Disaster relief

  • Government allocated R6 billion in 2018/19 for disaster relief.

 

  • According to the World Economic Forum’s Global Risks of Highest Concern for Doing Business, water crises is the fourth most notable risk for undertaking business in South Africa (preceded by unemployment and underdevelopment, failure of national government and state collapse).

 

  • In January 2018 it was announced that Cape Town would run out of water within 90 days due to drought.
    At the height of the drought, daily water usage was capped at 50 litres per person in the Western Cape, while the City of Cape Town sought to source in excess of 100 million litres of water per day from the Cape Flats and Table Mountain aquifers. Winter rainfall averted Day Zero, but water restrictions will only be reviewed once dam levels reach 85%. The drought also severely impacted the Northern Cape and the Eastern Cape.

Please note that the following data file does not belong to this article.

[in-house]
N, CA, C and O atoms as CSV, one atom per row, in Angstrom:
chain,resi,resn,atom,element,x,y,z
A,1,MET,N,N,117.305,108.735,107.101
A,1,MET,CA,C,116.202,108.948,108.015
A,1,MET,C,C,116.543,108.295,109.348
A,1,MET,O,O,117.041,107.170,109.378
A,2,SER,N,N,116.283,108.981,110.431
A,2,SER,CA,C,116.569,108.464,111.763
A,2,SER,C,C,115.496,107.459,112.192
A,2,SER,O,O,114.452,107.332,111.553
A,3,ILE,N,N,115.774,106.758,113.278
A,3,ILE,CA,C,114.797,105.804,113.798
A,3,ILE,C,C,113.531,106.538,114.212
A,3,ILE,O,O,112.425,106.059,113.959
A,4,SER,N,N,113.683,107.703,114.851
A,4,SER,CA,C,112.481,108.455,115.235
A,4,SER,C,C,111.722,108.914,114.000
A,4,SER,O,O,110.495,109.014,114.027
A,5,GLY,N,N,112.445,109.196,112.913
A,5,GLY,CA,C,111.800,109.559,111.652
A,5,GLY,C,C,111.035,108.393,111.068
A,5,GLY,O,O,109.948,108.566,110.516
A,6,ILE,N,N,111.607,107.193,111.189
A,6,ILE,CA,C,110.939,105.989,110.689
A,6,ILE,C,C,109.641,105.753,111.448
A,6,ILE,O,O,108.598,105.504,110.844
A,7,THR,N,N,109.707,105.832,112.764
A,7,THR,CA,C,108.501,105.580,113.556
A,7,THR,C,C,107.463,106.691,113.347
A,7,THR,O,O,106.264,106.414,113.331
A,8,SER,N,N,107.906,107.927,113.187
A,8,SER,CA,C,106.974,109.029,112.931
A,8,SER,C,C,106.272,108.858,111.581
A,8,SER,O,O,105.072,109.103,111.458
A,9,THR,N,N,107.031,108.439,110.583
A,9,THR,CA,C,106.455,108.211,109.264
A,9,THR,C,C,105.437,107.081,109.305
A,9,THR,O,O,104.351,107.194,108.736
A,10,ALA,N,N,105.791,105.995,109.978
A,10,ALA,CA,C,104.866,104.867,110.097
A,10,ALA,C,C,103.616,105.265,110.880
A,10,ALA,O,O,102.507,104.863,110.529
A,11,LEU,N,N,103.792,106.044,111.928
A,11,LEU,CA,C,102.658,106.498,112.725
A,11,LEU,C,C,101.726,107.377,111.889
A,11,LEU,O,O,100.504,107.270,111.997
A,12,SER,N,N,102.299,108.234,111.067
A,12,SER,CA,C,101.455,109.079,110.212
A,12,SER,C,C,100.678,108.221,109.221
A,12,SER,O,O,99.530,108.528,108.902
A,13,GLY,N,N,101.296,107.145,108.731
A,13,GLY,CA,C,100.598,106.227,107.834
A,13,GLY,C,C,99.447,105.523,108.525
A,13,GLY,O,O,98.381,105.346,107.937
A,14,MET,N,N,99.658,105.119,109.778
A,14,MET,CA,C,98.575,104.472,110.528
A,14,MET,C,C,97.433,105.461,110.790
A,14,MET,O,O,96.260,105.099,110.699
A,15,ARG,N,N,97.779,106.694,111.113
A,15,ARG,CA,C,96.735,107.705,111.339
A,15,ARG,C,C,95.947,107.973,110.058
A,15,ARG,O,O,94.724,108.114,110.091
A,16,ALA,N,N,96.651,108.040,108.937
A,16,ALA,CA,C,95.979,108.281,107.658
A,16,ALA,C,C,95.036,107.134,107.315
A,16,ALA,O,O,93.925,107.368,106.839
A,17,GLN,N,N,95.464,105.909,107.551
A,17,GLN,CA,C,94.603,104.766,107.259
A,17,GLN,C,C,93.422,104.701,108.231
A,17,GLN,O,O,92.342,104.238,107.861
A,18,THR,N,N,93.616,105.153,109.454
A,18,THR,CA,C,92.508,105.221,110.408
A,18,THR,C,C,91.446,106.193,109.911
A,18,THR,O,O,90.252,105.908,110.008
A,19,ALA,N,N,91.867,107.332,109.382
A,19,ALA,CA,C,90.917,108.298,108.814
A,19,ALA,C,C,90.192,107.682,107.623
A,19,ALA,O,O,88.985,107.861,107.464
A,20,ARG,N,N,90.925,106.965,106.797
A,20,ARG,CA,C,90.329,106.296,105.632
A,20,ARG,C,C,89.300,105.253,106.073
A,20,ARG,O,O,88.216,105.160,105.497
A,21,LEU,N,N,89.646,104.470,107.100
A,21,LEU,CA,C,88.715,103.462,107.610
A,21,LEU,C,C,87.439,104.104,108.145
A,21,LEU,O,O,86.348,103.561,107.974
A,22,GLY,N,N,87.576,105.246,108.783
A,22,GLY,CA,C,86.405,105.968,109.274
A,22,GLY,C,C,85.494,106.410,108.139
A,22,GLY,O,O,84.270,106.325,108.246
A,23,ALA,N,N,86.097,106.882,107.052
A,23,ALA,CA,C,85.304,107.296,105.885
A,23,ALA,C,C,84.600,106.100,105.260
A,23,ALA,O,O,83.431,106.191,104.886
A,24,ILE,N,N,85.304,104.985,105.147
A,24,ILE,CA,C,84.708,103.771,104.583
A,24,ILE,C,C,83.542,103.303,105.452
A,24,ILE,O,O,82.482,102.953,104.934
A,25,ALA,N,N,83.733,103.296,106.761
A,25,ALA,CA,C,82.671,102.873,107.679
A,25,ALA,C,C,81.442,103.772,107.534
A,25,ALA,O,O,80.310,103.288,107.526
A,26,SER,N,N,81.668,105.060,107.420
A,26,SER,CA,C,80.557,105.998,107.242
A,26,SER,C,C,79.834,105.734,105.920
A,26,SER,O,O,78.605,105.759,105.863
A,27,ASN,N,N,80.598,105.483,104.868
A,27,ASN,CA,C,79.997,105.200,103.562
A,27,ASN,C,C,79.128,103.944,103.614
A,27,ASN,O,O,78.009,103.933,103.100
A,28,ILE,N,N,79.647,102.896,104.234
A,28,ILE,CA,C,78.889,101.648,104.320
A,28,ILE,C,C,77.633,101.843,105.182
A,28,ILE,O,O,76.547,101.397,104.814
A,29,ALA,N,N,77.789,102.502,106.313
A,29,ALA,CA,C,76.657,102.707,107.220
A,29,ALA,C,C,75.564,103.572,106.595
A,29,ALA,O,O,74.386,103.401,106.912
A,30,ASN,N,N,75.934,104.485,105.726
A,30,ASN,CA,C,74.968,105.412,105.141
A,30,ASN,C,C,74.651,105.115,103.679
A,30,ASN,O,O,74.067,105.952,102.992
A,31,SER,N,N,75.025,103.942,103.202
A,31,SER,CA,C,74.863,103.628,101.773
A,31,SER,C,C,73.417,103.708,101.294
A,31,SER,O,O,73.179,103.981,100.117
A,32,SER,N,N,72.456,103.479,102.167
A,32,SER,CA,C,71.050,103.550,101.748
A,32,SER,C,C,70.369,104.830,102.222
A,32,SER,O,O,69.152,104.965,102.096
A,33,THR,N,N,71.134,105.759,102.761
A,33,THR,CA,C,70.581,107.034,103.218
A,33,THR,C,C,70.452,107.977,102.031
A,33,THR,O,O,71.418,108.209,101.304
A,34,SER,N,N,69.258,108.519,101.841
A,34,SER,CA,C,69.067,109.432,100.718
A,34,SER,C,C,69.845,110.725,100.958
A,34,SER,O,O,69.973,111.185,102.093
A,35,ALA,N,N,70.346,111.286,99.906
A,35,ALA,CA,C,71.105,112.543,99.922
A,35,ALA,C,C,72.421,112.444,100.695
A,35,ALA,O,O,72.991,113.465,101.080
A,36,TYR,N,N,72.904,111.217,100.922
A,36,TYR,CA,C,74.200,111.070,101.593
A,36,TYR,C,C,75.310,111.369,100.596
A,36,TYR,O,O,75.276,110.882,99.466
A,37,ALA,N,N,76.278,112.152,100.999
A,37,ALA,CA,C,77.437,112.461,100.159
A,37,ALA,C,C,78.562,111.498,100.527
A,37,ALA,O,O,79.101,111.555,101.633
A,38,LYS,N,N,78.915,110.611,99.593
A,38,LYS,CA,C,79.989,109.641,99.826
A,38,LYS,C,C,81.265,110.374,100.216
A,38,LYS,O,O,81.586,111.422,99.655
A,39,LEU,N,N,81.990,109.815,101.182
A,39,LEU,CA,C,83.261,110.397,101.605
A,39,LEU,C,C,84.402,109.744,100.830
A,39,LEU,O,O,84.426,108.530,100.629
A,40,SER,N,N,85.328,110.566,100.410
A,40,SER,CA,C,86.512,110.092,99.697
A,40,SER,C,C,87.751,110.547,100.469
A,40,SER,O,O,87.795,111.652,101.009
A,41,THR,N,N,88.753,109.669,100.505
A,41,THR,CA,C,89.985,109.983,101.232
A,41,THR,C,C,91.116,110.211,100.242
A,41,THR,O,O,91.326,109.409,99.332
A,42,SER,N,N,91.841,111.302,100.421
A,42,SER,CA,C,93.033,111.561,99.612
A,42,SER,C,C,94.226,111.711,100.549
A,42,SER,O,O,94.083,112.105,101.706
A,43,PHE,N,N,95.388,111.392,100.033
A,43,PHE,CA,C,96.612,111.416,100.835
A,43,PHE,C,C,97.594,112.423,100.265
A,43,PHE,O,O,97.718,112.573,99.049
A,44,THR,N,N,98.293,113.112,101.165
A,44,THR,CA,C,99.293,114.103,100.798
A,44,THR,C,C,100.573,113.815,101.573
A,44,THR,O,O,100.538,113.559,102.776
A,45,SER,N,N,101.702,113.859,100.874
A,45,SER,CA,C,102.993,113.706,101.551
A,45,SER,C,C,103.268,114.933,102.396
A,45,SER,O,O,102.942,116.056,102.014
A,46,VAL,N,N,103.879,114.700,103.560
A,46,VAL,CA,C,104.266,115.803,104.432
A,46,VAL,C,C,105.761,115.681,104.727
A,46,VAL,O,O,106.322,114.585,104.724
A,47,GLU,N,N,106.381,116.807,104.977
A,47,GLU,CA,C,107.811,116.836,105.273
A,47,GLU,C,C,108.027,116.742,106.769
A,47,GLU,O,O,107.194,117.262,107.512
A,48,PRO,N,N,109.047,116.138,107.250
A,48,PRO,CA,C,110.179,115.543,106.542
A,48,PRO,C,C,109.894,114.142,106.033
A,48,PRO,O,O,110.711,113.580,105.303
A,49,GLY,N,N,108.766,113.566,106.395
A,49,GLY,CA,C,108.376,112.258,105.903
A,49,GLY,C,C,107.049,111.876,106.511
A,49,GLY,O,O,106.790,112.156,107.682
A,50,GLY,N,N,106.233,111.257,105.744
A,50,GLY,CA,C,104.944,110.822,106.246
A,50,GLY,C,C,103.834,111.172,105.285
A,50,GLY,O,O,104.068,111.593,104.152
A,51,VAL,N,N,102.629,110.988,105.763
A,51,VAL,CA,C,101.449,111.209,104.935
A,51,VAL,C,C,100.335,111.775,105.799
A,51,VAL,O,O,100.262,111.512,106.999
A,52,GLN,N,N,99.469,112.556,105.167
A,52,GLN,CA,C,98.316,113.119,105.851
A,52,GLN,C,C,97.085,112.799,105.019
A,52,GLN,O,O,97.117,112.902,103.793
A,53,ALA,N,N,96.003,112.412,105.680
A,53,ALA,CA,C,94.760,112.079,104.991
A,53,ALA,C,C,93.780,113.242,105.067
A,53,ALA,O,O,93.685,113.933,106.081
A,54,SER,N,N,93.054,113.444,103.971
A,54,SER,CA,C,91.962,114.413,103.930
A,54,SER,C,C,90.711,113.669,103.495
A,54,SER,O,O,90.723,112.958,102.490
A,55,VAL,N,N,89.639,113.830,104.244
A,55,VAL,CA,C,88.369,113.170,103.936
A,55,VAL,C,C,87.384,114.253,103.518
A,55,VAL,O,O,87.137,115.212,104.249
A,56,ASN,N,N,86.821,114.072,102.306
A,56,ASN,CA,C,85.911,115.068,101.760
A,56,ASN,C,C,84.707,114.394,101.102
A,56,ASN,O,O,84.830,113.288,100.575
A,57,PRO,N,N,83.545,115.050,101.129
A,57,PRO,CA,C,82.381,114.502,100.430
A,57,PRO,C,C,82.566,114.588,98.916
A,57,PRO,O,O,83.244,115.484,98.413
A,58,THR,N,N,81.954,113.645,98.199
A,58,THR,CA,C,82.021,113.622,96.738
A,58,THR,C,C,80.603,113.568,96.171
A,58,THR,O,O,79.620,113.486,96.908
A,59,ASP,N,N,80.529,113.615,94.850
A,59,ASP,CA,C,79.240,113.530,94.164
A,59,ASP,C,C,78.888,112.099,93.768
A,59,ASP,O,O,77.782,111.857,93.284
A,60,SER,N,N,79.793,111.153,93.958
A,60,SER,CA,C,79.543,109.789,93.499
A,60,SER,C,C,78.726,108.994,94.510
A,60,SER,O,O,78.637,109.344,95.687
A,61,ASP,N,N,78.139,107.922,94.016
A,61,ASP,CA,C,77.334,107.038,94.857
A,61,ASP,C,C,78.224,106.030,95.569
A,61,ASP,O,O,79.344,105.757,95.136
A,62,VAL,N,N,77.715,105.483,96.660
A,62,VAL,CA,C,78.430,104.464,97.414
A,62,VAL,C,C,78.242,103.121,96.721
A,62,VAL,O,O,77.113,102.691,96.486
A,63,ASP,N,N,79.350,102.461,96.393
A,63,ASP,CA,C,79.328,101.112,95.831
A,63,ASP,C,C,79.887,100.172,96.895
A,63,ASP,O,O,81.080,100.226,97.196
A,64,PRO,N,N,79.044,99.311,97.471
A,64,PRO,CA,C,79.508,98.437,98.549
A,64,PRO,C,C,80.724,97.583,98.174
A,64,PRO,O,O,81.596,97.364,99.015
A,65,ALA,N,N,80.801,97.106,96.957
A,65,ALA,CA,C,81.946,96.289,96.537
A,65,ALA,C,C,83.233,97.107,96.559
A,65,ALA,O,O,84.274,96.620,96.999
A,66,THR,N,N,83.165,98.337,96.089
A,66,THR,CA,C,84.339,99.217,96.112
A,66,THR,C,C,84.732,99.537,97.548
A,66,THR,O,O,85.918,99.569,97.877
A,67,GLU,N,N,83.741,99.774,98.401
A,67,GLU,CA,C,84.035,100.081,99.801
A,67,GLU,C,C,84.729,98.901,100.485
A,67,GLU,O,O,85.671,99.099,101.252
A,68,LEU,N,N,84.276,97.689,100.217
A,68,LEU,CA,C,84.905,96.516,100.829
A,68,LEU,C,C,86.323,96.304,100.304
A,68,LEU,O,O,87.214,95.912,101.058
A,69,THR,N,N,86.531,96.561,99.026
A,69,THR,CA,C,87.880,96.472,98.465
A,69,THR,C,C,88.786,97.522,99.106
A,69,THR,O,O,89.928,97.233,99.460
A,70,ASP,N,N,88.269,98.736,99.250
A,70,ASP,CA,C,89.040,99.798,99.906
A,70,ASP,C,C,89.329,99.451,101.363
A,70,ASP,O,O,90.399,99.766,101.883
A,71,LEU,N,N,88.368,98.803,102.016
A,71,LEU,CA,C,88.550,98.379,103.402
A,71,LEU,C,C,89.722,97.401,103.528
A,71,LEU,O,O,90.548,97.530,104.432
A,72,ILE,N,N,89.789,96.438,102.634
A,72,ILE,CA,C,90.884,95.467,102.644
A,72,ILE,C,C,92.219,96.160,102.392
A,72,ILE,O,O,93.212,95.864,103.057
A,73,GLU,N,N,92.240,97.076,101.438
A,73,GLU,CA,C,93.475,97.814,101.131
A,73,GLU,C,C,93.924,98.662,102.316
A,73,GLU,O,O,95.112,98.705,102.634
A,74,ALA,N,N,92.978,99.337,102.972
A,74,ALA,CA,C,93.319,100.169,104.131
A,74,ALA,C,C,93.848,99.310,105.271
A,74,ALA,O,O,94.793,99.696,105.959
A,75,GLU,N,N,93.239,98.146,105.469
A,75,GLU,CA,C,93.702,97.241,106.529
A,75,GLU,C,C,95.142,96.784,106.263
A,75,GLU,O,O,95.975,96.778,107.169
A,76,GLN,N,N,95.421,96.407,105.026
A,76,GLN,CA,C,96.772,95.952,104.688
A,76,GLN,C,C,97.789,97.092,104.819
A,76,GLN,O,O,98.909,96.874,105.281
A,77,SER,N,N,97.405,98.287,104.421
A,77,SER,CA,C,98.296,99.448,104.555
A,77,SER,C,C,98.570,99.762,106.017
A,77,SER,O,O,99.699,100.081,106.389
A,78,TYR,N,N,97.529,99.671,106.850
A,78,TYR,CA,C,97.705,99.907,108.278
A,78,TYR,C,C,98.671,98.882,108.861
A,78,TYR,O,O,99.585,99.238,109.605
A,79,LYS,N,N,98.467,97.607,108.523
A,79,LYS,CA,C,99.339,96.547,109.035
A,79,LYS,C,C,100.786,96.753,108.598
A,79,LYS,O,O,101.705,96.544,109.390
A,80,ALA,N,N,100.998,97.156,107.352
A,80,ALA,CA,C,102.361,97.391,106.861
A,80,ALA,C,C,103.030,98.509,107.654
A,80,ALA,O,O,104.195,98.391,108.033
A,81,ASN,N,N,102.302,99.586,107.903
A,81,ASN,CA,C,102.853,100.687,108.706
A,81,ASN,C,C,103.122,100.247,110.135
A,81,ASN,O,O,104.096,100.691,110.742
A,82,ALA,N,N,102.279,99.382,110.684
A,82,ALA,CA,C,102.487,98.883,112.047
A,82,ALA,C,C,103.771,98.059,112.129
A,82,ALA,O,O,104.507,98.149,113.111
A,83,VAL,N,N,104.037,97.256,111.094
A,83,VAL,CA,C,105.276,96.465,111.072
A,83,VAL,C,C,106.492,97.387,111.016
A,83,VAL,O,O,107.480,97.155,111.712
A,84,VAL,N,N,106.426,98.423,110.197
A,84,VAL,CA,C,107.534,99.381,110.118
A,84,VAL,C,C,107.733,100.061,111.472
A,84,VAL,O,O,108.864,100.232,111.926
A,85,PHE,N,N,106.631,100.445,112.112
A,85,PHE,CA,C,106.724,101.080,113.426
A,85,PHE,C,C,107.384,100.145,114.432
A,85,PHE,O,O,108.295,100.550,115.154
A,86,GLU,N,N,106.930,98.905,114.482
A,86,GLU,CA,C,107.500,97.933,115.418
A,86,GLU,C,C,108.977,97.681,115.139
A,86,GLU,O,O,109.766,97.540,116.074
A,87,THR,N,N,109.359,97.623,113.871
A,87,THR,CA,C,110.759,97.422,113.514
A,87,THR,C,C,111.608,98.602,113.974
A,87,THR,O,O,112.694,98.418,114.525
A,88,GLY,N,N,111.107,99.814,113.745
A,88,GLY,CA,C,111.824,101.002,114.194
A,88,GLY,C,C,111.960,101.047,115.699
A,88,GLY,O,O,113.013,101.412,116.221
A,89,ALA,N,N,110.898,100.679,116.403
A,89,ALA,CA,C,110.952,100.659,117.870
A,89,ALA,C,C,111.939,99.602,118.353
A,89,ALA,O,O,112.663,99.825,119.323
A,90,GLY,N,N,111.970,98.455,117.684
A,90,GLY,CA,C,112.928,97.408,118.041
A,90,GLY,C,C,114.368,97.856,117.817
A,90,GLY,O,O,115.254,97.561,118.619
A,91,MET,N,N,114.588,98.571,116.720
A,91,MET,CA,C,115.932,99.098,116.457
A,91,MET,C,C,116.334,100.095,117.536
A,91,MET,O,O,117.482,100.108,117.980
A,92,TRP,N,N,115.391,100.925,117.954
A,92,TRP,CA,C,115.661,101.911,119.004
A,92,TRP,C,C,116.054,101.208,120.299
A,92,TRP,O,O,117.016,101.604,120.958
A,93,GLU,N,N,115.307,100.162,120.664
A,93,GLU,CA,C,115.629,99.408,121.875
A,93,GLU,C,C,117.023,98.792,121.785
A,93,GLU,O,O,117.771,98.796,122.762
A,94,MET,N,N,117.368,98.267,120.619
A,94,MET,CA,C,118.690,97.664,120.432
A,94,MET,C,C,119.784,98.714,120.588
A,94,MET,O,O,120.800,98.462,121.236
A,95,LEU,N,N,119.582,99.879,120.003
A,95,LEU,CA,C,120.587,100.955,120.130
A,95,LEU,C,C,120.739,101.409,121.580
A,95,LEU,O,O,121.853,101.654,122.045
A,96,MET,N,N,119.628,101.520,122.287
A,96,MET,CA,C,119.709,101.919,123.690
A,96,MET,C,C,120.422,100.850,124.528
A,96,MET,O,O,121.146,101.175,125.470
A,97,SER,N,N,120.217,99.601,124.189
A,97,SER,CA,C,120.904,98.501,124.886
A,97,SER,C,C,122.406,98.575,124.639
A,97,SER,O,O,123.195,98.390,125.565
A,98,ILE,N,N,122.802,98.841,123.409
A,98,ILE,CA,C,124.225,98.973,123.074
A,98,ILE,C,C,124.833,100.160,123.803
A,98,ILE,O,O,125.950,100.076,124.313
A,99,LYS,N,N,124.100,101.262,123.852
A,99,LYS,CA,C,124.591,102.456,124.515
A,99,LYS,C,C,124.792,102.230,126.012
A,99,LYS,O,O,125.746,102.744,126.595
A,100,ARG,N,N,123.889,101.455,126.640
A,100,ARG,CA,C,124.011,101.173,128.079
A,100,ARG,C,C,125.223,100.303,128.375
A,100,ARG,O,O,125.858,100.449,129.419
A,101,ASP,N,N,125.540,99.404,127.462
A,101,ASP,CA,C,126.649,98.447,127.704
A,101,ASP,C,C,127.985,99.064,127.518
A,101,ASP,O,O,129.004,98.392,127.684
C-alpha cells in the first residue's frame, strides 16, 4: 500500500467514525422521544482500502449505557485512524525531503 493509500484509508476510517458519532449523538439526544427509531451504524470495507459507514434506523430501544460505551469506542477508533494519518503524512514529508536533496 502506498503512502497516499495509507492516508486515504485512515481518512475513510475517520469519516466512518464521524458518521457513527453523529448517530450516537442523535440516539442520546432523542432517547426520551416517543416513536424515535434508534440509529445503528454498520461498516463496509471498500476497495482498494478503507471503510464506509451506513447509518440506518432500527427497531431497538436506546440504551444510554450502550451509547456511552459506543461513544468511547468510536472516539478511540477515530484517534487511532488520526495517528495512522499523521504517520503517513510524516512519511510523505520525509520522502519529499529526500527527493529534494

• On average, Cape Town experiences between 6 000 and 9 000 vegetation fires during the summer months. Due to the drought, the City of Cape Town’s Fire and Rescue Service used an air foam system to contain fires.

 

  • According to a 2018 paper by the Research Alliance for Disasters and Risk Reduction, titled Investigating Energy Usage Among Low Income Households and Implications for Fire Risk, about 67% of low income households in South Africa used energy stacking, even though they had access to electricity, and alternated between electric and non-electric (mainly paraffin) energy sources to meet their daily energy needs.
● Corporates should set aside budget and clarify decision-making processes so that they can respond
to distasters quickly and effectively.
● Most disaster relief funding goes towards attending to the immediate needs of those affected by
disasters. While this is essential, funders should consider the long-term impact of disasters. Funds can
be put aside for reconstruction and rehabilitation programmes following a disaster.
● Although efforts are made to deal with disasters once they have occurred, less emphasis is placed on
preventive strategies aimed at saving lives and protecting assets before they are lost. Programmes
that prevent or minimise damage, and therefore save costs, may be the best investment.
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